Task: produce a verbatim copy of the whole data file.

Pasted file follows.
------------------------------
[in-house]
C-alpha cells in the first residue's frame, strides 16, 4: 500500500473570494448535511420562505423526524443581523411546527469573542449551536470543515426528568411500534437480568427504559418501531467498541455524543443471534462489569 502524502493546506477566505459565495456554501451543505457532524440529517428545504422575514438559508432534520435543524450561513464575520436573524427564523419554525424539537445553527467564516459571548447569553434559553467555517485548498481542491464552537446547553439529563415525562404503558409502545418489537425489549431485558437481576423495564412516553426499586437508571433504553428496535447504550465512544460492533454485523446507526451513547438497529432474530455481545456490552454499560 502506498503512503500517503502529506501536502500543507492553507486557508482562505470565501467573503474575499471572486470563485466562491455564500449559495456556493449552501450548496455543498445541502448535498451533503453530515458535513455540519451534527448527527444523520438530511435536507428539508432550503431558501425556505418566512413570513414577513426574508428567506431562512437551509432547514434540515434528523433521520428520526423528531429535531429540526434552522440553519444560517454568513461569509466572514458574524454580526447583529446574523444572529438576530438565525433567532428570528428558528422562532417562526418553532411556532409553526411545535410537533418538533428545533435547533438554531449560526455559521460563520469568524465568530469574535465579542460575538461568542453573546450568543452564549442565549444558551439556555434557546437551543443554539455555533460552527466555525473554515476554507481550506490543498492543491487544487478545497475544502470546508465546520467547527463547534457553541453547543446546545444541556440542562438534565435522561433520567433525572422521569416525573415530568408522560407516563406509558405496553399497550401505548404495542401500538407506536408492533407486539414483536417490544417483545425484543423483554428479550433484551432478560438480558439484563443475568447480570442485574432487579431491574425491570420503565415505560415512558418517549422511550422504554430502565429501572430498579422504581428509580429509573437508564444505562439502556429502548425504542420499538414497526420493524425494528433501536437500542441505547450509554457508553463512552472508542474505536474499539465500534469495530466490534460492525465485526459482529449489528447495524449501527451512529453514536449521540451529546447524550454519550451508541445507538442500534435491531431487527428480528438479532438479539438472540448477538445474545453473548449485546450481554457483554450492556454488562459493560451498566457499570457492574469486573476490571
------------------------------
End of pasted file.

[in-house]
C-alpha cells in the first residue's frame, strides 16, 4: 500500500473570494448535511420562505423526524443581523411546527469573542449551536470543515426528568411500534437480568427504559418501531467498541455524543443471534462489569 502524502493546506477566505459565495456554501451543505457532524440529517428545504422575514438559508432534520435543524450561513464575520436573524427564523419554525424539537445553527467564516459571548447569553434559553467555517485548498481542491464552537446547553439529563415525562404503558409502545418489537425489549431485558437481576423495564412516553426499586437508571433504553428496535447504550465512544460492533454485523446507526451513547438497529432474530455481545456490552454499560 502506498503512503500517503502529506501536502500543507492553507486557508482562505470565501467573503474575499471572486470563485466562491455564500449559495456556493449552501450548496455543498445541502448535498451533503453530515458535513455540519451534527448527527444523520438530511435536507428539508432550503431558501425556505418566512413570513414577513426574508428567506431562512437551509432547514434540515434528523433521520428520526423528531429535531429540526434552522440553519444560517454568513461569509466572514458574524454580526447583529446574523444572529438576530438565525433567532428570528428558528422562532417562526418553532411556532409553526411545535410537533418538533428545533435547533438554531449560526455559521460563520469568524465568530469574535465579542460575538461568542453573546450568543452564549442565549444558551439556555434557546437551543443554539455555533460552527466555525473554515476554507481550506490543498492543491487544487478545497475544502470546508465546520467547527463547534457553541453547543446546545444541556440542562438534565435522561433520567433525572422521569416525573415530568408522560407516563406509558405496553399497550401505548404495542401500538407506536408492533407486539414483536417490544417483545425484543423483554428479550433484551432478560438480558439484563443475568447480570442485574432487579431491574425491570420503565415505560415512558418517549422511550422504554430502565429501572430498579422504581428509580429509573437508564444505562439502556429502548425504542420499538414497526420493524425494528433501536437500542441505547450509554457508553463512552472508542474505536474499539465500534469495530466490534460492525465485526459482529449489528447495524449501527451512529453514536449521540451529546447524550454519550451508541445507538442500534435491531431487527428480528438479532438479539438472540448477538445474545453473548449485546450481554457483554450492556454488562459493560451498566457499570457492574469486573476490571